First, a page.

Mark Richards is a director and senior solutions architect at Collaborative Consulting, LLC, where he is involved in the architecture and design of large-scale service-oriented architectures in J2EE and other technologies, primarily in the financial services industry. He has been involved in the software industry since 1984, and has significant experience in J2EE architecture and development, object-oriented design and development, and systems integration.
ALL TOO OFTEN, SOFTWARE ARCHITECTS sit in their ivory towers, dictating specifications, technology decisions, and technology direction to the developers below. More often than not, this leads to dissension in the ranks, quickly followed by a revolt by the masses, finally resulting in a software product that doesn't even come close to resembling the original requirements. Every software architect should know how to communicate the goals and objectives of a software project. The key to effective communication is clarity and leadership.
Clarity describes how you communicate. No one on your team is going to read a 100-page architecture decisions document. Being clear and concise in the way you communicate your ideas is vital to the success of any software project. Keep things as simple as possible at the start of a project, and by all means do not start writing lengthy Word documents. Use tools like Visio to create simple diagrams to convey your thoughts. Keep them simple, for they will almost certainly be changing frequently. Another effective means of communication is informal whiteboard meetings. Nothing gets your ideas across better than bringing a group of developers (or other architects) into a room and whiteboarding your ideas. Also, be sure to have a digital camera with you at all times. Nothing is more frustrating than being pushed out of a meeting room with all of your ideas stuck on a whiteboard. Snap a picture, download it, and share it via a wiki with the rest of the team. Throw away the lengthy Word documents and focus more on getting your ideas across, and afterward worry about recording the details of your architectural decisions.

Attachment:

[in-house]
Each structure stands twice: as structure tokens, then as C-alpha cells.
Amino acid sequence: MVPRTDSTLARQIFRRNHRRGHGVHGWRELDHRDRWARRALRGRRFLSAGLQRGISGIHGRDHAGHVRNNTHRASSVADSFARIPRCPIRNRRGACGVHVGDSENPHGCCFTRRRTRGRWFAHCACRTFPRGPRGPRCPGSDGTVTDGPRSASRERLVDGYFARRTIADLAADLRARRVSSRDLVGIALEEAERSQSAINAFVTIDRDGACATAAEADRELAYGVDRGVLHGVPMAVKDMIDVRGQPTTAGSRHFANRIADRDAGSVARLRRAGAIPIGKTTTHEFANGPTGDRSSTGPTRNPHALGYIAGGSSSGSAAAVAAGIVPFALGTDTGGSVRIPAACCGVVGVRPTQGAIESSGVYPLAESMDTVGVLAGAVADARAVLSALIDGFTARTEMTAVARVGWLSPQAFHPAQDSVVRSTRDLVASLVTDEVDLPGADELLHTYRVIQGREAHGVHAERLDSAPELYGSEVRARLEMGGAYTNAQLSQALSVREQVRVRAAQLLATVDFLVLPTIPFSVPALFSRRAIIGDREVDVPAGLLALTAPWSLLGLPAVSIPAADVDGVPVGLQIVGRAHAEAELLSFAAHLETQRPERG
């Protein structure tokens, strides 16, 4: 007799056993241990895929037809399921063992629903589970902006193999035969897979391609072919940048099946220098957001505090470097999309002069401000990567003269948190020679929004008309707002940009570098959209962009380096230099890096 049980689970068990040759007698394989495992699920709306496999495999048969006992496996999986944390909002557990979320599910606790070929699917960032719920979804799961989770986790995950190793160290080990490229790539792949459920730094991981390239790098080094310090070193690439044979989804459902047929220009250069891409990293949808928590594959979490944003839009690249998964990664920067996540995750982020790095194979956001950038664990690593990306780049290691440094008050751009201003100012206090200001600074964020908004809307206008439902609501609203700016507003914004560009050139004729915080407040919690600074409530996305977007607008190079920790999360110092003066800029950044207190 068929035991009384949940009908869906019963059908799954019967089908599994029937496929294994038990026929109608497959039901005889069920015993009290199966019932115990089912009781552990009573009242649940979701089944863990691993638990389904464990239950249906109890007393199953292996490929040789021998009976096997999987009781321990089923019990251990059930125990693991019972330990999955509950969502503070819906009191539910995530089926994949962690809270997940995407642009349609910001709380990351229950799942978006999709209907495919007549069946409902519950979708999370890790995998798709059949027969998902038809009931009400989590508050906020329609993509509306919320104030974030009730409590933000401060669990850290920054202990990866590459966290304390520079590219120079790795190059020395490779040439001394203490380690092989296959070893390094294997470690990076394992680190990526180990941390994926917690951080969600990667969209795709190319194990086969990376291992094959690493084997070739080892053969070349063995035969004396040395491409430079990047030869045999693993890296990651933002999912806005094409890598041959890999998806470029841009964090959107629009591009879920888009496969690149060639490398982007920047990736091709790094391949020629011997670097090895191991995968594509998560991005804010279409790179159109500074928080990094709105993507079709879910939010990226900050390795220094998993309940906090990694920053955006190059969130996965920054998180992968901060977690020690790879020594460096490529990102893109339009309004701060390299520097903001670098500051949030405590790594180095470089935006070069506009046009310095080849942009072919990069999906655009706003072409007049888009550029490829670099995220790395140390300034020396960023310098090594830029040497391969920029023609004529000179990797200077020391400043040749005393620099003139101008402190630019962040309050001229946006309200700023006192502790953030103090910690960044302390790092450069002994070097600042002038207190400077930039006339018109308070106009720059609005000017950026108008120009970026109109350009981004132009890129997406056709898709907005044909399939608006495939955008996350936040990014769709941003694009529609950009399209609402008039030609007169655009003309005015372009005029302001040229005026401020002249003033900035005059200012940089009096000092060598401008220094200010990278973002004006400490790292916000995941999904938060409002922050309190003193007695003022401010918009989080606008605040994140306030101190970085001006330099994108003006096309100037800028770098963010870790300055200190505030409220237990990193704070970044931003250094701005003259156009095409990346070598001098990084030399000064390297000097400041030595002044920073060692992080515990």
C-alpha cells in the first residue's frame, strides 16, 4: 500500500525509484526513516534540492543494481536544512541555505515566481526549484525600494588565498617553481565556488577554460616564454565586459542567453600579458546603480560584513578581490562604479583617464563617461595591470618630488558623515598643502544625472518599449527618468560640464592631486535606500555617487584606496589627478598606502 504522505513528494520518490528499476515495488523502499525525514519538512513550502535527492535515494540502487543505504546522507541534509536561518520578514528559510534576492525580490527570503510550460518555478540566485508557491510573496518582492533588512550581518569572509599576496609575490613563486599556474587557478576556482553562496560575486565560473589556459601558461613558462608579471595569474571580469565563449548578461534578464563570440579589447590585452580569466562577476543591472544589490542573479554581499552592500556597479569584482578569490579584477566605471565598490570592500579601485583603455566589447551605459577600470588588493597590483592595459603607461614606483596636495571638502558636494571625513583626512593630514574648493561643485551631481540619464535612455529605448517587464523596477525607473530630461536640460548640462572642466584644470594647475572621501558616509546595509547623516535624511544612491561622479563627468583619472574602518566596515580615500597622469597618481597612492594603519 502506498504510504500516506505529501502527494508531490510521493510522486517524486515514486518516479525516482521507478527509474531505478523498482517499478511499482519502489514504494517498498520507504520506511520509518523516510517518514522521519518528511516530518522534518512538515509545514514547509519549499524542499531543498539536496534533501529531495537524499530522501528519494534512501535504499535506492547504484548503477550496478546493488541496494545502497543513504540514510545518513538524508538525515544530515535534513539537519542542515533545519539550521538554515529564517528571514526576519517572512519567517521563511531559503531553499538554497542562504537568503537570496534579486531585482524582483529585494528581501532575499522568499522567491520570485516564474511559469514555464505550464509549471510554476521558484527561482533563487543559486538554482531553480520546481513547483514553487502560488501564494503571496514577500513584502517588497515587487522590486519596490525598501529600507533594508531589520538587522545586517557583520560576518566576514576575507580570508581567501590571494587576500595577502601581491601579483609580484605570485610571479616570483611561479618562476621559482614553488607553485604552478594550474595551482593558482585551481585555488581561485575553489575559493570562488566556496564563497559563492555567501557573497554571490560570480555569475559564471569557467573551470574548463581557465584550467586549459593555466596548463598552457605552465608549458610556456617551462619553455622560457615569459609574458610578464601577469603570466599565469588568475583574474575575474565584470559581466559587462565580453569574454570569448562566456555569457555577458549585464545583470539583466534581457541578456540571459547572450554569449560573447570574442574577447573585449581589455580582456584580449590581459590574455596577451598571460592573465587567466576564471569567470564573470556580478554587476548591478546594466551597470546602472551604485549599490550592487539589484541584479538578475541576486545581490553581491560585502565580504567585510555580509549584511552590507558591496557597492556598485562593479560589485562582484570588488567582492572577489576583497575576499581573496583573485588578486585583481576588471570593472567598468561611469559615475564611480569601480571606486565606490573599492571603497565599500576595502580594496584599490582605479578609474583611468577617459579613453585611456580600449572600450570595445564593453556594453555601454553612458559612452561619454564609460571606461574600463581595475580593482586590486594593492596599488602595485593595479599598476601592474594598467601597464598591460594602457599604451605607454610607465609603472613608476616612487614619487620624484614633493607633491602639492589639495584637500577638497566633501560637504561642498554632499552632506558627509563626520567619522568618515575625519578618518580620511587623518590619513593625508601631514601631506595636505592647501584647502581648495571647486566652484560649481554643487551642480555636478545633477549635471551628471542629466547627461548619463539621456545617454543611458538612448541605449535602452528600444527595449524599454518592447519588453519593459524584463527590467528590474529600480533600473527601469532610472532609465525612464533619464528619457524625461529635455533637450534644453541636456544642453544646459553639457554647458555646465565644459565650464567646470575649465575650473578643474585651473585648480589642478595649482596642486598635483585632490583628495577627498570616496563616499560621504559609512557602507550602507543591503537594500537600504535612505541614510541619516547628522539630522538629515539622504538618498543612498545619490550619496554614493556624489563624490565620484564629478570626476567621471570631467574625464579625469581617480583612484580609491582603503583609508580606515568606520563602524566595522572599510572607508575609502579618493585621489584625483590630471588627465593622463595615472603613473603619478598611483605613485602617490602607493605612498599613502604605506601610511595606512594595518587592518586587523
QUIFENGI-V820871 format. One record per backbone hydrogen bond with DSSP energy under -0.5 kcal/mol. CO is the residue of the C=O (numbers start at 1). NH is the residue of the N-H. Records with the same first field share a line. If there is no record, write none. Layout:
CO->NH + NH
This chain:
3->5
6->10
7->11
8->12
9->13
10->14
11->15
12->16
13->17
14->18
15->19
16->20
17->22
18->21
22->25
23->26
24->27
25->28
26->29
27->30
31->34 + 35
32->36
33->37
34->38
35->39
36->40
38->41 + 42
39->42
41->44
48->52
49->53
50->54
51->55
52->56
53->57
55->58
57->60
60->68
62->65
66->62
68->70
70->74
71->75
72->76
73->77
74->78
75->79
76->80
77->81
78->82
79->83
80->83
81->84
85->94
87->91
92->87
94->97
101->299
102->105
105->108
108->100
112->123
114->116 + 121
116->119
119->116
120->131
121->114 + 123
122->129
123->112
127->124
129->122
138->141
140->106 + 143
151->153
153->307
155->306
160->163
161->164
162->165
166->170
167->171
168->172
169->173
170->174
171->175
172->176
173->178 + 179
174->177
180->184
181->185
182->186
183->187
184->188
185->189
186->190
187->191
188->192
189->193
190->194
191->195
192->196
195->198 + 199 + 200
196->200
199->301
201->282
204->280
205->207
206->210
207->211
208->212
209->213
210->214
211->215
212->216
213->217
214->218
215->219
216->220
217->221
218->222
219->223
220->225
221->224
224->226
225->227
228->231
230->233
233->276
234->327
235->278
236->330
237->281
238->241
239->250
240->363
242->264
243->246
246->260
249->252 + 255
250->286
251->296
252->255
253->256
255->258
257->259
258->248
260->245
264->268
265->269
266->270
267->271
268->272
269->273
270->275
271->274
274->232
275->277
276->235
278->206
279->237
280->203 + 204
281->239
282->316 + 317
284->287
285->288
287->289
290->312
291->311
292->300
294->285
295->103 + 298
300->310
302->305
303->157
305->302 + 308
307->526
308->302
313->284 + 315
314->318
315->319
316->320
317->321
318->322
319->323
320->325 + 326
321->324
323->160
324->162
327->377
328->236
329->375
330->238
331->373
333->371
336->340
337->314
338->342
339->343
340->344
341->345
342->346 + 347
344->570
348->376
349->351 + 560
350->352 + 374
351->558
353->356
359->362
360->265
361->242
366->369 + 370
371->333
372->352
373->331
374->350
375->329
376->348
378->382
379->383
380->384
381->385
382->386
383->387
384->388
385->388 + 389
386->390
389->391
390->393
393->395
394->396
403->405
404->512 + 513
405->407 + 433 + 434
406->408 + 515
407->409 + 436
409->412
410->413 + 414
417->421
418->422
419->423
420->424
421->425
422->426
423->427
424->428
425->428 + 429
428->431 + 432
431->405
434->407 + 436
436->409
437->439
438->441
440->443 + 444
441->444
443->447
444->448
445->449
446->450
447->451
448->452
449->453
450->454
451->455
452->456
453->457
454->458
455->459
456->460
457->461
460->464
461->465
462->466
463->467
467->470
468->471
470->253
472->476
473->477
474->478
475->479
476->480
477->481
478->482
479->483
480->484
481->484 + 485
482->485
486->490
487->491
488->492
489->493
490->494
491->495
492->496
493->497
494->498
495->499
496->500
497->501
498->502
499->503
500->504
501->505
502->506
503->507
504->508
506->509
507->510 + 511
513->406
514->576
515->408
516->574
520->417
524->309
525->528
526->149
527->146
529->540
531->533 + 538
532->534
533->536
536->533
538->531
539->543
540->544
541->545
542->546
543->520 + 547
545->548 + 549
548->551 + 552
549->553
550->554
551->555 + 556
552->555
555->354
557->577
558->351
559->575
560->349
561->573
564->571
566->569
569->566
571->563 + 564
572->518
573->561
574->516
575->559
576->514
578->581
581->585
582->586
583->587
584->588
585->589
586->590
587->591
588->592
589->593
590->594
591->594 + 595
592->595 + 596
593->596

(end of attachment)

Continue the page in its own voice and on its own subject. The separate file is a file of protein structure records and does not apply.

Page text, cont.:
One thing most software architects fail to realize is that a software architect is also a leader. As a leader, you must gain the respect of your co-workers to work in a healthy and effective environment. Keeping developers in the dark about the big picture or why decisions were made is a clear recipe for disaster. Having the developer on your side creates a collaborative environment whereby decisions you make as an architect are validated. In turn, you get buy-in from developers by keeping them involved in the architecture process. Work with developers, not against them. Keep in mind that all team members (e.g., the QA team, business analysts, and project managers, as well as developers) require clear communication and leadership. Employing clarity and demonstrating effective leadership will improve communication and create a strong and healthy work environment.
If "Communication Is King," then clarity and leadership are its humble servants.